Reference S, 87 Cr.P.C
To keep hide oneself in order to avoid the process of law.
According to Webster’s English Dictionary
(i) To hide, withdraw, or be concealed.
(ii) To depart clandestinely, to steal off and secret one’s self.
Accused having become fugitive from law loses his normal rights under substantive law.
Is a person who is intentionally evading and avoiding service of notice, summons and warrants issued against him.
Reference sec. 87, 88 and 512 Cr.P.C.
Definition of Abscondance
Abscondence is not a mere term of art, but is a legal term which under the statutes has to be proved by the prosecution like any other fact. The prosecution in the first instance must prove that the summons or warrants were issued against the appellant but the same could not be served as he was deliberately avoiding service by hiding himself.
If the court was satisfied that the appellant was concealing himself to avoid services of summons and warrants, then action under sec, 87 or sec 88 could be taken against him. It is only after a proclamation under sec 87 and sec 88 is obtained that a person can legally be said to have absconded. In other wards the prosecution has to prove by positive evidence that an accused person has really absconded.
Categories of Abscondece
There are two types of categories of abscondence.
(i) The person who escapes and becomes absconder with guilty of mind.
(ii) The person who could be innocent, but they abscond being scared of the repercussions of a criminal case lodged against them.
Abscondence can be considered as conviction
Abscondence by itself, no doubt, is not sufficient for conviction of accused, but it is a strong piece of corroborative evidence of the other direct and circumstantial evidence in the case. (MLD 2000 page 605)
Deny in concession of Bail
Initiating of proceeding u/s 87/88 Cr.P.C is not enough to deny the concession of bail. (YLR 2000 Page 600)
Conduct of person absconded
Conduct of person absconding after the commission of offence is evidence of show that he was concerned with the offence. (NLR 2000 Sc.J 707)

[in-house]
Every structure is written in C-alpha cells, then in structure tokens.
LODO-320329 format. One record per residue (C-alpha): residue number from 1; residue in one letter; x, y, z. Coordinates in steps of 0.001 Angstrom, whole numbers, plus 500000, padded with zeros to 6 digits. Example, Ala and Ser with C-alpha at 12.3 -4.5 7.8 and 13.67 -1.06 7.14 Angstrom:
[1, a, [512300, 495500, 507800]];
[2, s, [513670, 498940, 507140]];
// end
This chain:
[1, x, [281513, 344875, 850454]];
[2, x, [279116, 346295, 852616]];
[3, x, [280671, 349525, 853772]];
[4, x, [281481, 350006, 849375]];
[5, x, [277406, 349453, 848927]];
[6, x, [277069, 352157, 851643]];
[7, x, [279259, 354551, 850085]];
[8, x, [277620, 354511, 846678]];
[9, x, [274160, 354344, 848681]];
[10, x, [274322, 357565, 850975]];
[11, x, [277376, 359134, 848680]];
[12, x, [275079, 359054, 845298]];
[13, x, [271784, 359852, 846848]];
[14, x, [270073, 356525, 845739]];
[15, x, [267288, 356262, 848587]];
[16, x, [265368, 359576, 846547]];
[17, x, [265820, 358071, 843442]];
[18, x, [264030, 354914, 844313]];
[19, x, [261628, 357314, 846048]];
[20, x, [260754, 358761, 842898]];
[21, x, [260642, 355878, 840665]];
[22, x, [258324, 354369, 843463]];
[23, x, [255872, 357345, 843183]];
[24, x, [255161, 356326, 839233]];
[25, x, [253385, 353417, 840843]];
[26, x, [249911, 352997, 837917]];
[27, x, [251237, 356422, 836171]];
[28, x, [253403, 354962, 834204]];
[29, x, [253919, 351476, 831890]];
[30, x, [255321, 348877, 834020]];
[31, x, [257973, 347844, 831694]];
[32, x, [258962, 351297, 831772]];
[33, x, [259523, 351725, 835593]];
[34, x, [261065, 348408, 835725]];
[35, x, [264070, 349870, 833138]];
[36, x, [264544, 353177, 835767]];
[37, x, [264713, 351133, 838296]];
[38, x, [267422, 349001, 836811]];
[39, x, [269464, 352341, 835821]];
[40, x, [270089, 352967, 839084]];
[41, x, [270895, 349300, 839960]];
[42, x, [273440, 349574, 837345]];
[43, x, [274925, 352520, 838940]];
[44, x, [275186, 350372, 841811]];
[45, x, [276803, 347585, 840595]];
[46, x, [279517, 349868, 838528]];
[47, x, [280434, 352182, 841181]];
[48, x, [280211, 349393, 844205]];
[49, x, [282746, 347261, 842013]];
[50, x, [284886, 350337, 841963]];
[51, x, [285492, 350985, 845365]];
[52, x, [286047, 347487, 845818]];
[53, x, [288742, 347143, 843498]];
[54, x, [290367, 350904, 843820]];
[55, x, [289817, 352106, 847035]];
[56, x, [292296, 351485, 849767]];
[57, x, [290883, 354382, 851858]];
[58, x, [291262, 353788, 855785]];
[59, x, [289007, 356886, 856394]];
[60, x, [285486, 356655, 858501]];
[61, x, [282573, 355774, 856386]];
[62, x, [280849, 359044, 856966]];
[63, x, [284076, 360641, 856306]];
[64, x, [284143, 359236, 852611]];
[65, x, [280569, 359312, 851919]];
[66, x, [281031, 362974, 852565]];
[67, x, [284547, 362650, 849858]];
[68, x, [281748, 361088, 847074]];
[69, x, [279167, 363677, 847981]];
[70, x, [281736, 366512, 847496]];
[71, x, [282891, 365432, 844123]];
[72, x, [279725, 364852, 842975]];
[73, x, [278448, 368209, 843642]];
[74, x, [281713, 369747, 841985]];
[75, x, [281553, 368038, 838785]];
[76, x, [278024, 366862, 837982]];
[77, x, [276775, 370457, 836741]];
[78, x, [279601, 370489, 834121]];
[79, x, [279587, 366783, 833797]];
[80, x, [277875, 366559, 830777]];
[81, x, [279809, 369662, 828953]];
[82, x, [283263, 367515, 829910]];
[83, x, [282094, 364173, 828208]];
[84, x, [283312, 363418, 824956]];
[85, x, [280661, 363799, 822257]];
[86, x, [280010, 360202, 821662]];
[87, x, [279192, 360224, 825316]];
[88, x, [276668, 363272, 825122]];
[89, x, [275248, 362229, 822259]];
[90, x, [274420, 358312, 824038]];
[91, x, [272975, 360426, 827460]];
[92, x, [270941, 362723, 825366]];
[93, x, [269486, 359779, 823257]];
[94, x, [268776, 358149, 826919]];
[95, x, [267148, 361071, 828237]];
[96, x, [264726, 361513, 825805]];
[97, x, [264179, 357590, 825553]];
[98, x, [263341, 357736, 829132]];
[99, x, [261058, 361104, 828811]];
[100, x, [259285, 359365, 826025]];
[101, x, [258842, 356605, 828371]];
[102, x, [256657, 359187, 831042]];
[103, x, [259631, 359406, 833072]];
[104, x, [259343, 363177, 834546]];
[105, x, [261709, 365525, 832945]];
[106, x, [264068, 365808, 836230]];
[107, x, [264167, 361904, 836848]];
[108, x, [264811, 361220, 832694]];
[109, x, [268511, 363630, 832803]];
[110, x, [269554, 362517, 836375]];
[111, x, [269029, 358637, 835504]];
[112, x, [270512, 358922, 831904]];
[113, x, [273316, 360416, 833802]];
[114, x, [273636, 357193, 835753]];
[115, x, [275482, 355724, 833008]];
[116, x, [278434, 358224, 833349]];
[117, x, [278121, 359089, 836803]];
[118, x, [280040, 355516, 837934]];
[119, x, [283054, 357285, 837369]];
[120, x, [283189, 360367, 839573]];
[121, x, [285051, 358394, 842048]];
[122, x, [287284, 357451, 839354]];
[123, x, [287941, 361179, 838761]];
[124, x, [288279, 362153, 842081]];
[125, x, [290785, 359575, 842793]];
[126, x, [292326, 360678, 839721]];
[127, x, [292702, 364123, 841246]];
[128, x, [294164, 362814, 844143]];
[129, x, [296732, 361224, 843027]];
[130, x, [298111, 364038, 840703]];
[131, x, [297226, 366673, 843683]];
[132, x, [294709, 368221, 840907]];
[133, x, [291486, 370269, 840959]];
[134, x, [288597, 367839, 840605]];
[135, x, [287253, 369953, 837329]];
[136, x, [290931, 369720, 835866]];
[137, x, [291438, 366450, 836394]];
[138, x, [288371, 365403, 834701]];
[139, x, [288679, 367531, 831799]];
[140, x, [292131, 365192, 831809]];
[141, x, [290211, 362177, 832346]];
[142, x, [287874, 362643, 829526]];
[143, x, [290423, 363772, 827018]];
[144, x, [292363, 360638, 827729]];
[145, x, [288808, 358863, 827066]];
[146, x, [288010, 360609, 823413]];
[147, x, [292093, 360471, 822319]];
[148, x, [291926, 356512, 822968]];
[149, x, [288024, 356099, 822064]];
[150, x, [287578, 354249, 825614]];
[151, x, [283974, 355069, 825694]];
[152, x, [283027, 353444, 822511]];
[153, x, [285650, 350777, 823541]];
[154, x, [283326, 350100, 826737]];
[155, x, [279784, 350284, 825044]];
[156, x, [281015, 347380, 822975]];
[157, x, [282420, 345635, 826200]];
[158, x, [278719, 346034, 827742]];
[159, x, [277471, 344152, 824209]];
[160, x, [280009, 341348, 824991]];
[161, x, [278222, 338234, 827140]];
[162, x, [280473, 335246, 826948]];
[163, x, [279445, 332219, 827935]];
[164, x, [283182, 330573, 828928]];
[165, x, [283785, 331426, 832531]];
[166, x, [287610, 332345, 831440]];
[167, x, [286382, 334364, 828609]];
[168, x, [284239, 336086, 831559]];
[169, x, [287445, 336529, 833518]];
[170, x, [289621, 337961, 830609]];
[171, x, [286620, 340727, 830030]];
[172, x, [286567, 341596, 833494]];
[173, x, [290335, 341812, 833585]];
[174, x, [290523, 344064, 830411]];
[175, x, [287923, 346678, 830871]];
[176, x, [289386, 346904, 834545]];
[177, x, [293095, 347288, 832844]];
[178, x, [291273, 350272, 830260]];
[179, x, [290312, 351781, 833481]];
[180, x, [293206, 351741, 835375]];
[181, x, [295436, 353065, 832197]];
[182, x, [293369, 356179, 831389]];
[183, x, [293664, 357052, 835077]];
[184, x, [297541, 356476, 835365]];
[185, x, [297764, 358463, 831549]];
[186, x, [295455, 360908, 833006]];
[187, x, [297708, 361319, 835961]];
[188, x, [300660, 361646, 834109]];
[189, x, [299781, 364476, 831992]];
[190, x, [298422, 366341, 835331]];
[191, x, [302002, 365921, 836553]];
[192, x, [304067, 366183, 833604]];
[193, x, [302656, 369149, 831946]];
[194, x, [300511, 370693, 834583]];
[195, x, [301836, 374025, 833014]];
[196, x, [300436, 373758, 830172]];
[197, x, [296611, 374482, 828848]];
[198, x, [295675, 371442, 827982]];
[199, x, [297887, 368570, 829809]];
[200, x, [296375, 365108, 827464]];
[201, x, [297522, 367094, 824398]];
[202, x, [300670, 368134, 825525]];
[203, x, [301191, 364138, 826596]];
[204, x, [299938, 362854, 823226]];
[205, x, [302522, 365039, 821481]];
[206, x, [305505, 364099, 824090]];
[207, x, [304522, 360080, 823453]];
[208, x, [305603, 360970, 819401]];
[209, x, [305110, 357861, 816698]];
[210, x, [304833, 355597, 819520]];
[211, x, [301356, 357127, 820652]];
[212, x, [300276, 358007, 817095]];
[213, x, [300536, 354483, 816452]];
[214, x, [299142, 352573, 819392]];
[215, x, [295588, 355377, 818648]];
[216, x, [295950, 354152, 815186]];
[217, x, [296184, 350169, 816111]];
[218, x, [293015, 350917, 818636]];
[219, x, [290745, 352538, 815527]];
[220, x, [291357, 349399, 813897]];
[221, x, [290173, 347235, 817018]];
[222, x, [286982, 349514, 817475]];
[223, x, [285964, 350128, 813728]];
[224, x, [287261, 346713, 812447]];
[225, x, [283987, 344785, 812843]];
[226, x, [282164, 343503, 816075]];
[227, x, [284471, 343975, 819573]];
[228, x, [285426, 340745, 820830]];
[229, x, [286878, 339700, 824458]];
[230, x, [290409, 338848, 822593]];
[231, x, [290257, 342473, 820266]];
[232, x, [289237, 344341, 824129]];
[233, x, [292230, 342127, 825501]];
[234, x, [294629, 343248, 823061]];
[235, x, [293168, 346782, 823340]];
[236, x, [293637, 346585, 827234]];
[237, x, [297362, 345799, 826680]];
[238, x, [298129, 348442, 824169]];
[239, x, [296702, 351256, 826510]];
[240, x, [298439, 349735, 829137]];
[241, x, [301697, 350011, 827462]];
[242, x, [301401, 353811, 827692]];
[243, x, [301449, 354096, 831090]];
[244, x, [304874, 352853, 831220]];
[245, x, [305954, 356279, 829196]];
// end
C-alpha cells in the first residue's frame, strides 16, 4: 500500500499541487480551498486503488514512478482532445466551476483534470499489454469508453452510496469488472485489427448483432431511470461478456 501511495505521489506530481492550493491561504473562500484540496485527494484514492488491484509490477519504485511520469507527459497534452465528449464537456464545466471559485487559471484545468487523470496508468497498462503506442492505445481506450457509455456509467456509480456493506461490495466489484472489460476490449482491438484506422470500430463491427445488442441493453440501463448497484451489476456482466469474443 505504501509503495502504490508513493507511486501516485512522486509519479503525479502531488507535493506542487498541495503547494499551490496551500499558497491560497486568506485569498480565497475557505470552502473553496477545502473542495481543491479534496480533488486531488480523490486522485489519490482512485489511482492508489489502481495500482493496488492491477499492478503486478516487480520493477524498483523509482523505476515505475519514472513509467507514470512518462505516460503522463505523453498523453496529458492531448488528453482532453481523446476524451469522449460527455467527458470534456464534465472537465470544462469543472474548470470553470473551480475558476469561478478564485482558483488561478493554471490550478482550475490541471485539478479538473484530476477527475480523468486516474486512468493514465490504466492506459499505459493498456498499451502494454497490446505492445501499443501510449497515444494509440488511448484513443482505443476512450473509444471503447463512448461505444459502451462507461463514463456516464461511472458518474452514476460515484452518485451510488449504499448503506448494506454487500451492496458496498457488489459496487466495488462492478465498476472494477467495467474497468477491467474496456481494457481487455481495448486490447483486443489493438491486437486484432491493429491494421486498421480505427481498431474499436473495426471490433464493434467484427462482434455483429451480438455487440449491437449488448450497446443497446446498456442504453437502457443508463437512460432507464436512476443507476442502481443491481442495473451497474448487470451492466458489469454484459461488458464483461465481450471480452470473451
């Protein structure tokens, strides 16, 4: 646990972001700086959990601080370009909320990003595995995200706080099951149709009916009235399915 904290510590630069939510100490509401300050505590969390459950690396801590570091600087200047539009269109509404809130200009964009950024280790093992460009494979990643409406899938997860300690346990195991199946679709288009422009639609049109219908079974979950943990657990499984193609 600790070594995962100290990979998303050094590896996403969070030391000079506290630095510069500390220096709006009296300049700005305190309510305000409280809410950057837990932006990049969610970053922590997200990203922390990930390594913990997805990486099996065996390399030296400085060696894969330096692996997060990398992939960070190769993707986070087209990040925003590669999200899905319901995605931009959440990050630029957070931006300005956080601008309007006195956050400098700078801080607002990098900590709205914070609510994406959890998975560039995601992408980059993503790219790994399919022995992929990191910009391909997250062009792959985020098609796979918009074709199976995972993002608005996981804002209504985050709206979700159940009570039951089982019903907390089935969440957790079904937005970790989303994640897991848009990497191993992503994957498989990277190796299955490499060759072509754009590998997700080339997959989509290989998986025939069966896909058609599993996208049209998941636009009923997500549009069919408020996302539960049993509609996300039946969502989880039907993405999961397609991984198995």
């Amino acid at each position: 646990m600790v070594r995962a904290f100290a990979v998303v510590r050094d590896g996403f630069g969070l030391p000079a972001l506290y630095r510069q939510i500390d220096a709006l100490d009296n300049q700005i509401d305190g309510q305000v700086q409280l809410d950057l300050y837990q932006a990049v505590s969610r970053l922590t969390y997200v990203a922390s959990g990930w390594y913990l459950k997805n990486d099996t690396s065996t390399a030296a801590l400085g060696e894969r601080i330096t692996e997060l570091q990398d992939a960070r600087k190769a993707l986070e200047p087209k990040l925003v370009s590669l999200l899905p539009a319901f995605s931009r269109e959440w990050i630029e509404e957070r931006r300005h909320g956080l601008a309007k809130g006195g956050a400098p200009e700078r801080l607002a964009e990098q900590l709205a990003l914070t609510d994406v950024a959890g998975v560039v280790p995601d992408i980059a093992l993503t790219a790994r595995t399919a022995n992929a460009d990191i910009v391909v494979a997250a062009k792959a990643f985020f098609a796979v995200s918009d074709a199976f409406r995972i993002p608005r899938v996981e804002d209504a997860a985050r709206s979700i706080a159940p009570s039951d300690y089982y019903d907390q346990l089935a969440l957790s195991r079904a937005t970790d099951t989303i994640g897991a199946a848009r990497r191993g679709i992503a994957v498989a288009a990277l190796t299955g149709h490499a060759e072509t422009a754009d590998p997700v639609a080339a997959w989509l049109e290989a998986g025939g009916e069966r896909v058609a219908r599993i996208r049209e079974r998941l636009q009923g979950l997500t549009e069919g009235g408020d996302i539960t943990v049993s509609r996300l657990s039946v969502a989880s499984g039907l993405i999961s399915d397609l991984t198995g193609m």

It is a supporting evidence of is guilt and it may be consisted with the guilt or innocence of accused which is to be decided keeping in view the overall fact of the case. (2009 SCMR 803)
Long abscondence of accused without any plausible and reasonable explanation indicates his gilt. Wen considered in conjunction with and circumstantial evidence of is being apprehended and then such deposition can be given n evidence only if deponent is deed, or his evidence cannot be procured without any amount of delay, expose of inconvenience. (2009 SCMR 471)
Trial in absentia
Trial is absentia normal trial cannot be held in absentia, the cannot merely record the evidence against the absconding. However, when accused challaned in absentia and trial in absentia permissible order the relevant law. Court adopting course suggested, prosecution is debarred from raising objection.
Court must be judicially satisfied on the basis of evidence that the accused changed therein had abscond and there was no prospectus of his arrest in the near future and secondly on the request of such accused it must be also proved for the satisfaction of the court that the witness whose deposition recorded and preserved u/s 512 Cr.P.C is either dead or incapable of giving evidence or his attendance cannot be procured without any unreasonable delay, expansion or inconvenience.
To conclude I can say that for declaring a person as proclaimed offender, there must be proceeding under section 87 and 88 of Cr.P.C. without proceeding of 87 and 88 of Cr.P.C., trial cannot be commenced even to the extent of other present accused. After completing the proceeding under the above said sections, challan under section 512 Cr.P.C be submitted to the court. Court would declare the person as proclaimed offender after legal formalities and would preserve / record evidence of witnesses.